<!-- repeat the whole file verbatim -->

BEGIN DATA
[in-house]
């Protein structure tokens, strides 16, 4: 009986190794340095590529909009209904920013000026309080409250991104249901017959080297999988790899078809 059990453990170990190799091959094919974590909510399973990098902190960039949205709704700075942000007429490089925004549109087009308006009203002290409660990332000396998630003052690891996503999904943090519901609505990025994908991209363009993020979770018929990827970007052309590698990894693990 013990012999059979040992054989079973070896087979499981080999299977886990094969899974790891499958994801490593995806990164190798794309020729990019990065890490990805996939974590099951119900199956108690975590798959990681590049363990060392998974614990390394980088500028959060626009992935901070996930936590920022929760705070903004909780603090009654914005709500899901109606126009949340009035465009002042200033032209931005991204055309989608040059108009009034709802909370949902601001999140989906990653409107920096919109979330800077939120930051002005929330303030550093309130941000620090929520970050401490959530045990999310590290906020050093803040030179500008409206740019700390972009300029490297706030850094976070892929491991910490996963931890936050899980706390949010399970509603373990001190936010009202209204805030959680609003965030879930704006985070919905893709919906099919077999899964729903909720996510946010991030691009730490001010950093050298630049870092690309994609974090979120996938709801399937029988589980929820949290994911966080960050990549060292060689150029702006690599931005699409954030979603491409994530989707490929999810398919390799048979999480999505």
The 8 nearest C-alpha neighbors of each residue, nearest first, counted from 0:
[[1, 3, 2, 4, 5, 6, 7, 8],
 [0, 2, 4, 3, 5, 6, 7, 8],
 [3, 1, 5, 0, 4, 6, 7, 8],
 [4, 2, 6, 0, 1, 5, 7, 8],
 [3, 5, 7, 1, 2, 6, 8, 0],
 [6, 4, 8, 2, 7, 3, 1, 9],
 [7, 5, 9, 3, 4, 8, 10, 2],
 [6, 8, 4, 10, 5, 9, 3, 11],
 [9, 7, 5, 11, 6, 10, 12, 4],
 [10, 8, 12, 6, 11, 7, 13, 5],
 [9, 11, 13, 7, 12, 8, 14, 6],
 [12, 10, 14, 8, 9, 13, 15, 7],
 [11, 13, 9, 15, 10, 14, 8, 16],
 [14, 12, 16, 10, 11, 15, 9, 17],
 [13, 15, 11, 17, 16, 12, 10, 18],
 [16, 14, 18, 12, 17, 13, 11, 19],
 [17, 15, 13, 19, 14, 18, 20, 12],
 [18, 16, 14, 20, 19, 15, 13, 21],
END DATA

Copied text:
[in-house]
């Protein structure tokens, strides 16, 4: 009986190794340095590529909009209904920013000026309080409250991104249901017959080297999988790899078809 059990453990170990190799091959094919974590909510399973990098902190960039949205709704700075942000007429490089925004549109087009308006009203002290409660990332000396998630003052690891996503999904943090519901609505990025994908991209363009993020979770018929990827970007052309590698990894693990 013990012999059979040992054989079973070896087979499981080999299977886990094969899974790891499958994801490593995806990164190798794309020729990019990065890490990805996939974590099951119900199956108690975590798959990681590049363990060392998974614990390394980088500028959060626009992935901070996930936590920022929760705070903004909780603090009654914005709500899901109606126009949340009035465009002042200033032209931005991204055309989608040059108009009034709802909370949902601001999140989906990653409107920096919109979330800077939120930051002005929330303030550093309130941000620090929520970050401490959530045990999310590290906020050093803040030179500008409206740019700390972009300029490297706030850094976070892929491991910490996963931890936050899980706390949010399970509603373990001190936010009202209204805030959680609003965030879930704006985070919905893709919906099919077999899964729903909720996510946010991030691009730490001010950093050298630049870092690309994609974090979120996938709801399937029988589980929820949290994911966080960050990549060292060689150029702006690599931005699409954030979603491409994530989707490929999810398919390799048979999480999505």
The 8 nearest C-alpha neighbors of each residue, nearest first, counted from 0:
[[1, 3, 2, 4, 5, 6, 7, 8],
 [0, 2, 4, 3, 5, 6, 7, 8],
 [3, 1, 5, 0, 4, 6, 7, 8],
 [4, 2, 6, 0, 1, 5, 7, 8],
 [3, 5, 7, 1, 2, 6, 8, 0],
 [6, 4, 8, 2, 7, 3, 1, 9],
 [7, 5, 9, 3, 4, 8, 10, 2],
 [6, 8, 4, 10, 5, 9, 3, 11],
 [9, 7, 5, 11, 6, 10, 12, 4],
 [10, 8, 12, 6, 11, 7, 13, 5],
 [9, 11, 13, 7, 12, 8, 14, 6],
 [12, 10, 14, 8, 9, 13, 15, 7],
 [11, 13, 9, 15, 10, 14, 8, 16],
 [14, 12, 16, 10, 11, 15, 9, 17],
 [13, 15, 11, 17, 16, 12, 10, 18],
 [16, 14, 18, 12, 17, 13, 11, 19],
 [17, 15, 13, 19, 14, 18, 20, 12],
 [18, 16, 14, 20, 19, 15, 13, 21],